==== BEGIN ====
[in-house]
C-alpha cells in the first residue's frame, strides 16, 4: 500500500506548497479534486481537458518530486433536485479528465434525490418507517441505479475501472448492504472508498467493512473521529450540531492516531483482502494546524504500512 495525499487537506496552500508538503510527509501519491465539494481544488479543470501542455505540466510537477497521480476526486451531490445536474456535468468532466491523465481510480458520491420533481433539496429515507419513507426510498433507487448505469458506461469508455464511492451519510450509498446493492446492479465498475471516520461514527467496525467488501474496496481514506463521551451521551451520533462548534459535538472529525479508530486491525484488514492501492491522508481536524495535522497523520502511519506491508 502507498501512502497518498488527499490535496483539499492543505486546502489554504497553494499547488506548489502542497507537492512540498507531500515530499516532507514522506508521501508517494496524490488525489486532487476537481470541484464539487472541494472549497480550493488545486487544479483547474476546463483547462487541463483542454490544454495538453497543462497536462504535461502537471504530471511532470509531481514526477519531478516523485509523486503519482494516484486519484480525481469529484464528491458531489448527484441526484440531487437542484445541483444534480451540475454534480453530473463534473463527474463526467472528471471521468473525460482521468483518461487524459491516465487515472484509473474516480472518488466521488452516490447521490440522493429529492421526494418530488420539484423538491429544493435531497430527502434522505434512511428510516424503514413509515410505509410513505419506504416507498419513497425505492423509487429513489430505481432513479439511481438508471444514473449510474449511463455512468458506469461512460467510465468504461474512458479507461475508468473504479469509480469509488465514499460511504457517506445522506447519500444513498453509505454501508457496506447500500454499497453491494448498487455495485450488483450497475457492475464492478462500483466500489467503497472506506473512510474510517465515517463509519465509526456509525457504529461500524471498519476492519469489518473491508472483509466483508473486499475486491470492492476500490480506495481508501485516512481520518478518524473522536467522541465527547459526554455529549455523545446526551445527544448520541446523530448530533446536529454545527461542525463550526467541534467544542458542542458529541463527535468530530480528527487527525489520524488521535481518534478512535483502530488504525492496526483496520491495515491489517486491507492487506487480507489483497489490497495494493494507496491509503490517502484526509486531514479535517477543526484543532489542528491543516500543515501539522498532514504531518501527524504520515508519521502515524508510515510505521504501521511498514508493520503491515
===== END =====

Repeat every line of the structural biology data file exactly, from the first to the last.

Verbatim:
[in-house]
C-alpha cells in the first residue's frame, strides 16, 4: 500500500506548497479534486481537458518530486433536485479528465434525490418507517441505479475501472448492504472508498467493512473521529450540531492516531483482502494546524504500512 495525499487537506496552500508538503510527509501519491465539494481544488479543470501542455505540466510537477497521480476526486451531490445536474456535468468532466491523465481510480458520491420533481433539496429515507419513507426510498433507487448505469458506461469508455464511492451519510450509498446493492446492479465498475471516520461514527467496525467488501474496496481514506463521551451521551451520533462548534459535538472529525479508530486491525484488514492501492491522508481536524495535522497523520502511519506491508 502507498501512502497518498488527499490535496483539499492543505486546502489554504497553494499547488506548489502542497507537492512540498507531500515530499516532507514522506508521501508517494496524490488525489486532487476537481470541484464539487472541494472549497480550493488545486487544479483547474476546463483547462487541463483542454490544454495538453497543462497536462504535461502537471504530471511532470509531481514526477519531478516523485509523486503519482494516484486519484480525481469529484464528491458531489448527484441526484440531487437542484445541483444534480451540475454534480453530473463534473463527474463526467472528471471521468473525460482521468483518461487524459491516465487515472484509473474516480472518488466521488452516490447521490440522493429529492421526494418530488420539484423538491429544493435531497430527502434522505434512511428510516424503514413509515410505509410513505419506504416507498419513497425505492423509487429513489430505481432513479439511481438508471444514473449510474449511463455512468458506469461512460467510465468504461474512458479507461475508468473504479469509480469509488465514499460511504457517506445522506447519500444513498453509505454501508457496506447500500454499497453491494448498487455495485450488483450497475457492475464492478462500483466500489467503497472506506473512510474510517465515517463509519465509526456509525457504529461500524471498519476492519469489518473491508472483509466483508473486499475486491470492492476500490480506495481508501485516512481520518478518524473522536467522541465527547459526554455529549455523545446526551445527544448520541446523530448530533446536529454545527461542525463550526467541534467544542458542542458529541463527535468530530480528527487527525489520524488521535481518534478512535483502530488504525492496526483496520491495515491489517486491507492487506487480507489483497489490497495494493494507496491509503490517502484526509486531514479535517477543526484543532489542528491543516500543515501539522498532514504531518501527524504520515508519521502515524508510515510505521504501521511498514508493520503491515